In 963, Edgar allegedly killed Earl Æthelwald, his rival in love, near present-day Longparish, Hampshire. The event was commemorated by the Dead Man's Plack, erected in 1825. In 1875, Edward Augustus Freeman debunked the story as a "tissue of romance" in his book, Historic Essays; however, his arguments were rebutted by naturalist William Henry Hudson in his 1920 book Dead Man's Plack and an Old Thorn.
Coronation at BathEdit
Edgar was crowned at Bath and along with his wife Ælfthryth was anointed, setting a precedent for a coronation of a queen in England itself. Edgar's coronation did not happen until 973, in an imperial ceremony planned not as the initiation, but as the culmination of his reign (a move that must have taken a great deal of preliminary diplomacy). This service, devised by Dunstan himself and celebrated with a poem in the Anglo-Saxon Chronicle, forms the basis of the present-day British coronation ceremony.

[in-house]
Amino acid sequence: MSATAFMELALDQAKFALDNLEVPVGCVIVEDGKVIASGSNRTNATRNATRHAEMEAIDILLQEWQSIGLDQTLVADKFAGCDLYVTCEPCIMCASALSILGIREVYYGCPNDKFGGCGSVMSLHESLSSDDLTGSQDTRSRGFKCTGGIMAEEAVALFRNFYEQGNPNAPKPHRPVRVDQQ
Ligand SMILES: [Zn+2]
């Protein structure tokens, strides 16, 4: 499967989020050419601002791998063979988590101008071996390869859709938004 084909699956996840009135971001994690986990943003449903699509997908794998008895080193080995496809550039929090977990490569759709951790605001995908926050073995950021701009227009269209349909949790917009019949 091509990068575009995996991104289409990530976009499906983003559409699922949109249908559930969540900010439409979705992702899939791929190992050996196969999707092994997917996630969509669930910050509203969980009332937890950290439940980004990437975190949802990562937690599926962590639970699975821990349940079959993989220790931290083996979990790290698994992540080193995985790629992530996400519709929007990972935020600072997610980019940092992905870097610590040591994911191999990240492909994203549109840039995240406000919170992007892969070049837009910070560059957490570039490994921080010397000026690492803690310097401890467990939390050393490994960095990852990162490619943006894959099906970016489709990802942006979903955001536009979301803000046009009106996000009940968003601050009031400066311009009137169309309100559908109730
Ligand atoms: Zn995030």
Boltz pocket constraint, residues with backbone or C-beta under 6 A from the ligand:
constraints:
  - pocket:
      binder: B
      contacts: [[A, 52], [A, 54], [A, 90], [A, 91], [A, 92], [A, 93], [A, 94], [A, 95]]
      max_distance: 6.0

The symbolic coronation was an important step; other kings of Britain came and gave their allegiance to Edgar shortly afterwards at Chester. Six kings in Britain, including the King of Scots and the King of Strathclyde, pledged their faith that they would be the king's liege-men on sea and land. Later chroniclers made the kings into eight, all plying the oars of Edgar's state barge on the River Dee. Such embellishments may not be factual, and what actually happened is unclear.